Kids and adults needed for largest ever stuttering study

Queenslanders aged seven and above who have a history of stuttering are being encouraged to volunteer for the nation’s largest ever ‘Genetics of Stuttering Study’.

3000 Australians are required for the NHMRC Centre of Research Excellence in Speech and Language study, which aims to pinpoint the genes that predispose individuals to stuttering.

Co-chief investigator, Speech Pathologist, and Pro Vice Chancellor (Health) at Griffith University, Professor Sheena Reilly says the study outcomes may open the door for new treatment opportunities for stuttering in the future.


“Finding genes associated with stuttering will help identify biological pathways involved and unveil new therapeutic opportunities to treat the disorder,” says Professor Reilly. “By volunteering for this research study, participants will be helping us to identify these genes.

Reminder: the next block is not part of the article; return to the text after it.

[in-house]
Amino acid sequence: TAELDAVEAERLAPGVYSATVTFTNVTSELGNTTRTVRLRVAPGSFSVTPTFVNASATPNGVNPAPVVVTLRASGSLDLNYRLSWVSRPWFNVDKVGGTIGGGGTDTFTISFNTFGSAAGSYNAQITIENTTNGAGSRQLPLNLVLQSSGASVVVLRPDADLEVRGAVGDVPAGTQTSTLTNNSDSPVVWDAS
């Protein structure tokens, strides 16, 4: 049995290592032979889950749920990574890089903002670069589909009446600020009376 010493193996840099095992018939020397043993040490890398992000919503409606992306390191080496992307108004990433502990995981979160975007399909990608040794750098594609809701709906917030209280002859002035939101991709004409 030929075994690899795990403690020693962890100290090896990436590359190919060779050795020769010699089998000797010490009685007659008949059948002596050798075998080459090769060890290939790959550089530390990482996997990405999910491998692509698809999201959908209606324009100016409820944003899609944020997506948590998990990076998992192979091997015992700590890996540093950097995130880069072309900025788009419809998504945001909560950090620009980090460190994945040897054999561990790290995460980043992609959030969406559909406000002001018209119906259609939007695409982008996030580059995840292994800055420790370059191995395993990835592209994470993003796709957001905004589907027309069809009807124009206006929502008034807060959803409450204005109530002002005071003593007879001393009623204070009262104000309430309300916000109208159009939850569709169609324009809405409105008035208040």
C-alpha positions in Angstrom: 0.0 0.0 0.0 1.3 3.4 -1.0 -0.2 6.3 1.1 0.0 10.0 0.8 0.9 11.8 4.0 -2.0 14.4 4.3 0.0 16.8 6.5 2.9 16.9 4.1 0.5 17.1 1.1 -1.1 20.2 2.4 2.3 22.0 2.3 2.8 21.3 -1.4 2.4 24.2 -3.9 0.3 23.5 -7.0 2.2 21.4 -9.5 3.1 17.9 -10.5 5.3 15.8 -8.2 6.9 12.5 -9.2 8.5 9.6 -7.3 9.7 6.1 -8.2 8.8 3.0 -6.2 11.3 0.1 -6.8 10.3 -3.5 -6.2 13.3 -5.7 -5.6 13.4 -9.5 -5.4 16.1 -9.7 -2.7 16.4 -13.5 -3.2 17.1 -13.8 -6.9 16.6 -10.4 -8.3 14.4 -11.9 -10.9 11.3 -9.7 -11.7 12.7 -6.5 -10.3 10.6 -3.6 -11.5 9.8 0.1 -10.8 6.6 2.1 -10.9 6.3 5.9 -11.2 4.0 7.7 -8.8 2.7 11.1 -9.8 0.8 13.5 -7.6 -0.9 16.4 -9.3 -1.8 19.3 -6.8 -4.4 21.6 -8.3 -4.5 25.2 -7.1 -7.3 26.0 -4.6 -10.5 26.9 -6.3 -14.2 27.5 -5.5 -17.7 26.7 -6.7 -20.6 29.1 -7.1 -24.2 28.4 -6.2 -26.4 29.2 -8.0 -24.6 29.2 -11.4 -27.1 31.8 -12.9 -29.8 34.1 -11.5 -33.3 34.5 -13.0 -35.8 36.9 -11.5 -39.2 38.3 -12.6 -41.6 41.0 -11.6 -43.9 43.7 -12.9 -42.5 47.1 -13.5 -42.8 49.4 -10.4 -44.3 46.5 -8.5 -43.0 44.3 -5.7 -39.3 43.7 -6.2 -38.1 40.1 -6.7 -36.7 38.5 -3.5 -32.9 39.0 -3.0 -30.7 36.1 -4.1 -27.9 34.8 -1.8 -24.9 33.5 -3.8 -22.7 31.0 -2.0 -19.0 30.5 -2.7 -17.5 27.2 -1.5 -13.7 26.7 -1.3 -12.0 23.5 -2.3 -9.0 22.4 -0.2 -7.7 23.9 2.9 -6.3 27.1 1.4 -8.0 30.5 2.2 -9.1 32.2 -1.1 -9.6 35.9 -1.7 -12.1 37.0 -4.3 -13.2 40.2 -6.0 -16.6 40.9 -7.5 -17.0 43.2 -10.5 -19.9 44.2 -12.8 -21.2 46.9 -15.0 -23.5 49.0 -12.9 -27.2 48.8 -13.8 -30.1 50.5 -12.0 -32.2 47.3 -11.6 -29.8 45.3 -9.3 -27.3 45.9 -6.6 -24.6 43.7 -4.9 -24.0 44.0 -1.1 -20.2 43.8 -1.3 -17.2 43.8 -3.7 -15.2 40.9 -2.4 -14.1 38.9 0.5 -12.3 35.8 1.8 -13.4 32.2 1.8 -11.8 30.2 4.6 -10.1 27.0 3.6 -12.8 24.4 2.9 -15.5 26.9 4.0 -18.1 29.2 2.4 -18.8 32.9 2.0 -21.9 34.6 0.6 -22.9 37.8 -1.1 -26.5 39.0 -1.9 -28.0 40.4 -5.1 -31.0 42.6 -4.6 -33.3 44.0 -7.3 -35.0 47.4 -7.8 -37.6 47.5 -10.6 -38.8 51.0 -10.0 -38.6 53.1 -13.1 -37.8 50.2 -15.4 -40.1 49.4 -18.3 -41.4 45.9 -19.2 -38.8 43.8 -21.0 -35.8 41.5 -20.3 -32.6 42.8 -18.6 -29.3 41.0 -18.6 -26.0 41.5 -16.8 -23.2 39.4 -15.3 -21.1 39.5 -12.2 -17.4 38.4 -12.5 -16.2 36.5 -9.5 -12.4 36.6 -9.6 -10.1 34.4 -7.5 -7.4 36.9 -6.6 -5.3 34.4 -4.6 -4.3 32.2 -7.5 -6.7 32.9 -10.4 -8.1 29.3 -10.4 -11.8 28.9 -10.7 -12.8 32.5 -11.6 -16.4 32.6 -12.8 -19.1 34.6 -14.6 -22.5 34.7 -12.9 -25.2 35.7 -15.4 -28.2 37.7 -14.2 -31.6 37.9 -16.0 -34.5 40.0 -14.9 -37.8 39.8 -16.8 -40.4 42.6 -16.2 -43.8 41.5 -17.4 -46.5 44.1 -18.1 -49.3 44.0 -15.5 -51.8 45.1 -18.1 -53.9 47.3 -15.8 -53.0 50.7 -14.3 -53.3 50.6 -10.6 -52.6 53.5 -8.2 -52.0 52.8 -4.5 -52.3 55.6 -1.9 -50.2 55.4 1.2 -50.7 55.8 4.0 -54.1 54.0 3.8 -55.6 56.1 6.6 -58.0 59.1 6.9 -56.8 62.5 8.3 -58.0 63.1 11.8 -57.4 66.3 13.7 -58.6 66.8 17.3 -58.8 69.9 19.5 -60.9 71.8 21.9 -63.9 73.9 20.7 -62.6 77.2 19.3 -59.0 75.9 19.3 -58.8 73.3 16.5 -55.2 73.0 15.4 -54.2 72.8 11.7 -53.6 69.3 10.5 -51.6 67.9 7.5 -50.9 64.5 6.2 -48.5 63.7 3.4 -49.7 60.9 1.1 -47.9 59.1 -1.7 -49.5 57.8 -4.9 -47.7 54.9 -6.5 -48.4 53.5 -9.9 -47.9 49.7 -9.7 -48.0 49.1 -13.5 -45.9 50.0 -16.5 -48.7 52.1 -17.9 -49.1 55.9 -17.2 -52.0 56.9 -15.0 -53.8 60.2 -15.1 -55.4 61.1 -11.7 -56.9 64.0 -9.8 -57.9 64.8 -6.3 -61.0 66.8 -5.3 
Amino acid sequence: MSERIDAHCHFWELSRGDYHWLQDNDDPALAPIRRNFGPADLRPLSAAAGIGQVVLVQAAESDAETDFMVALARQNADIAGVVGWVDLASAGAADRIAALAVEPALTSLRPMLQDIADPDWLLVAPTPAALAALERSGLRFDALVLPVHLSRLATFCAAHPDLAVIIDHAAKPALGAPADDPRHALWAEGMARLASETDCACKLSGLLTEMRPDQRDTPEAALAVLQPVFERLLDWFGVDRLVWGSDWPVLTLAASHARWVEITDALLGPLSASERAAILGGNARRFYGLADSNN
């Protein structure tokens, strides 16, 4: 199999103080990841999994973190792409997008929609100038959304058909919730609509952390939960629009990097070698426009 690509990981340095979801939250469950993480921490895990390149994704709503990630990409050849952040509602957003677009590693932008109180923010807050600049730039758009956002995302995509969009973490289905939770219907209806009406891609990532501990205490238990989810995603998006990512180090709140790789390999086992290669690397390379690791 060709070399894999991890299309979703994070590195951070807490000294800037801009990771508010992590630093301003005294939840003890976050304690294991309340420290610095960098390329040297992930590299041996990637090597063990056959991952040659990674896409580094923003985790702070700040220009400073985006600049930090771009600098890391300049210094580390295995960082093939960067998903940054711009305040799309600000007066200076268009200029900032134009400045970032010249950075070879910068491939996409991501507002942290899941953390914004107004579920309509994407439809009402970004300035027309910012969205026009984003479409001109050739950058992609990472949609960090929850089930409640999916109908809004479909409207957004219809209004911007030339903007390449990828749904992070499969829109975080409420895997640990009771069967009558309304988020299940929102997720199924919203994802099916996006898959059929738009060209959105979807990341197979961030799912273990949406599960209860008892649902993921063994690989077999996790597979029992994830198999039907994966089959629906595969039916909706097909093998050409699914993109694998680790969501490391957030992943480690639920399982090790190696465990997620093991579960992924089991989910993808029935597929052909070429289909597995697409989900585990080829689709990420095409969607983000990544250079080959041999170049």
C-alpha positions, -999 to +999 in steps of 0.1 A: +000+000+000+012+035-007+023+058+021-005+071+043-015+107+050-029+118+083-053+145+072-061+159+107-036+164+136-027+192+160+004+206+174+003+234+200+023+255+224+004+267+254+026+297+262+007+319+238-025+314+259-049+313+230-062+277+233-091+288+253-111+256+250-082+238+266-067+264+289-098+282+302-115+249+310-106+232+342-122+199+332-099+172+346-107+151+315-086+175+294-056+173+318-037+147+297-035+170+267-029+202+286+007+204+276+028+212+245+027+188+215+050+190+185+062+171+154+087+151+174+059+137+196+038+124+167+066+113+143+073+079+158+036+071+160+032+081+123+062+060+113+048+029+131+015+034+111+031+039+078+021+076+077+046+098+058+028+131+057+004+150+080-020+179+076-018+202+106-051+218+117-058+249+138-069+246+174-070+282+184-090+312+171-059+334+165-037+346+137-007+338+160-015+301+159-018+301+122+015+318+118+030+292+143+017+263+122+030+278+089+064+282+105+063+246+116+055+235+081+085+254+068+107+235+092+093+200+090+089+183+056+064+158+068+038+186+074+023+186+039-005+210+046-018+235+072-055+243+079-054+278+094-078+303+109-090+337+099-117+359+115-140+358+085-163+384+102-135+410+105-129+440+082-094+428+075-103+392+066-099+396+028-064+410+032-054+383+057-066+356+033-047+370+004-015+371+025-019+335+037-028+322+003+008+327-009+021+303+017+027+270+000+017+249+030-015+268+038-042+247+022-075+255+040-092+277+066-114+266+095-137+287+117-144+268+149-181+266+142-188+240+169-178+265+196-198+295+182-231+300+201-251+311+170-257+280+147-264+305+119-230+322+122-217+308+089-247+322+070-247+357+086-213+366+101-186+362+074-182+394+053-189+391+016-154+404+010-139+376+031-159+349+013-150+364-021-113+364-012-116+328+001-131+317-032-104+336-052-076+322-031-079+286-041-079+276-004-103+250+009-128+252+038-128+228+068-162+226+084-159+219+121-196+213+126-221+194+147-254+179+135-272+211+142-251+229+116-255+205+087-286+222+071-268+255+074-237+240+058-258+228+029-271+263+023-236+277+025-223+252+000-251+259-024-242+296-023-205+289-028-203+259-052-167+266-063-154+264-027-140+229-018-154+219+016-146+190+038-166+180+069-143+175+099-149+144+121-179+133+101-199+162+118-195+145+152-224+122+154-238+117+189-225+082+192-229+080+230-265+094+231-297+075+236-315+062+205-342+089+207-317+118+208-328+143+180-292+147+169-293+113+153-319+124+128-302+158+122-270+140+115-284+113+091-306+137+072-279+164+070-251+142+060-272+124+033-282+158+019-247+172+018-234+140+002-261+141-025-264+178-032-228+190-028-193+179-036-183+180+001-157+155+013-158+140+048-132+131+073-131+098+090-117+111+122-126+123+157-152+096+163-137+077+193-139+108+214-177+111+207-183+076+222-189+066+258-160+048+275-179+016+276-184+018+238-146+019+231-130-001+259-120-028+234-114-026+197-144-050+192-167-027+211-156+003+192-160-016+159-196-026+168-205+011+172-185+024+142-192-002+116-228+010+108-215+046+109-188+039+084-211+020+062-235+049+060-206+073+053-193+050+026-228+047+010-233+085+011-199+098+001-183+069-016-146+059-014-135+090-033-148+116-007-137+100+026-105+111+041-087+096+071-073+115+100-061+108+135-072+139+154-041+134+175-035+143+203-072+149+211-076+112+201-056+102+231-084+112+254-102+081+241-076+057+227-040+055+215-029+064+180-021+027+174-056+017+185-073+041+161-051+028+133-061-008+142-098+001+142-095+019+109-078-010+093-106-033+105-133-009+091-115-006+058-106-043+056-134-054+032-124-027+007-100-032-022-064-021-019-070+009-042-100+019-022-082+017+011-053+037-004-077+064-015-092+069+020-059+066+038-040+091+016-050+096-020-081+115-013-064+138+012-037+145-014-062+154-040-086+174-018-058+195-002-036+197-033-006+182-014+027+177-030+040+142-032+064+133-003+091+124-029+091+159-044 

“Participation in this study will ultimately help to shed light on how to best treat stuttering before it affects an individual’s confidence and quality of life.”

Stuttering affects people from all backgrounds, intelligence levels, and personalities. It typically emerges between two-to-four years of age, after children have already begun to speak, with around four percent of young children experiencing a phase during which they prolong words, or “get stuck” trying to talk.

Although the exact cause of stuttering is unknown, genetics does play a role in the disorder, with a number of genetic mutations identified to date.

Boys and girls aged seven and above, together with men and women nationwide who have a history of stuttering, may volunteer for the study. Volunteers will need to complete a 10-minute online survey and record a short sample of their speech. Recruitment will close in December 2019.

Those who qualify will be invited to provide a saliva sample for DNA analysis, to enable researchers to unravel the genes that predispose people to stuttering.

Queensland residents who currently stutter, or have a history of stuttering, and wish to volunteer for the ‘Genetics of Stuttering Study,’ or to learn more, can head to or email